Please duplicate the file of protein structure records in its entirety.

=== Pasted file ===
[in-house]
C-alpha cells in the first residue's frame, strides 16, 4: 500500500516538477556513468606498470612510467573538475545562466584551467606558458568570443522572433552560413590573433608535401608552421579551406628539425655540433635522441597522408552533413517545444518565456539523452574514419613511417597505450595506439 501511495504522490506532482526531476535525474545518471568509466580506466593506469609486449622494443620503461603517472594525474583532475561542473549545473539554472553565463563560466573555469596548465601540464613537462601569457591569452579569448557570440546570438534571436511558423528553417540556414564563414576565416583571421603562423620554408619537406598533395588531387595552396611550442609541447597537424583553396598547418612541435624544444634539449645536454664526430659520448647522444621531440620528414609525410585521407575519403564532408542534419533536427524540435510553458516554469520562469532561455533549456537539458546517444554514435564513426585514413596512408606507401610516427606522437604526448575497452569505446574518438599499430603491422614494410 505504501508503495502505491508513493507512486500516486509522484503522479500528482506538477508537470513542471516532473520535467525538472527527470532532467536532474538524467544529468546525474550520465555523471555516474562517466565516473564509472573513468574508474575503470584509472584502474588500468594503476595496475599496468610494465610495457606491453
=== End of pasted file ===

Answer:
[in-house]
C-alpha cells in the first residue's frame, strides 16, 4: 500500500516538477556513468606498470612510467573538475545562466584551467606558458568570443522572433552560413590573433608535401608552421579551406628539425655540433635522441597522408552533413517545444518565456539523452574514419613511417597505450595506439 501511495504522490506532482526531476535525474545518471568509466580506466593506469609486449622494443620503461603517472594525474583532475561542473549545473539554472553565463563560466573555469596548465601540464613537462601569457591569452579569448557570440546570438534571436511558423528553417540556414564563414576565416583571421603562423620554408619537406598533395588531387595552396611550442609541447597537424583553396598547418612541435624544444634539449645536454664526430659520448647522444621531440620528414609525410585521407575519403564532408542534419533536427524540435510553458516554469520562469532561455533549456537539458546517444554514435564513426585514413596512408606507401610516427606522437604526448575497452569505446574518438599499430603491422614494410 505504501508503495502505491508513493507512486500516486509522484503522479500528482506538477508537470513542471516532473520535467525538472527527470532532467536532474538524467544529468546525474550520465555523471555516474562517466565516473564509472573513468574508474575503470584509472584502474588500468594503476595496475599496468610494465610495457606491453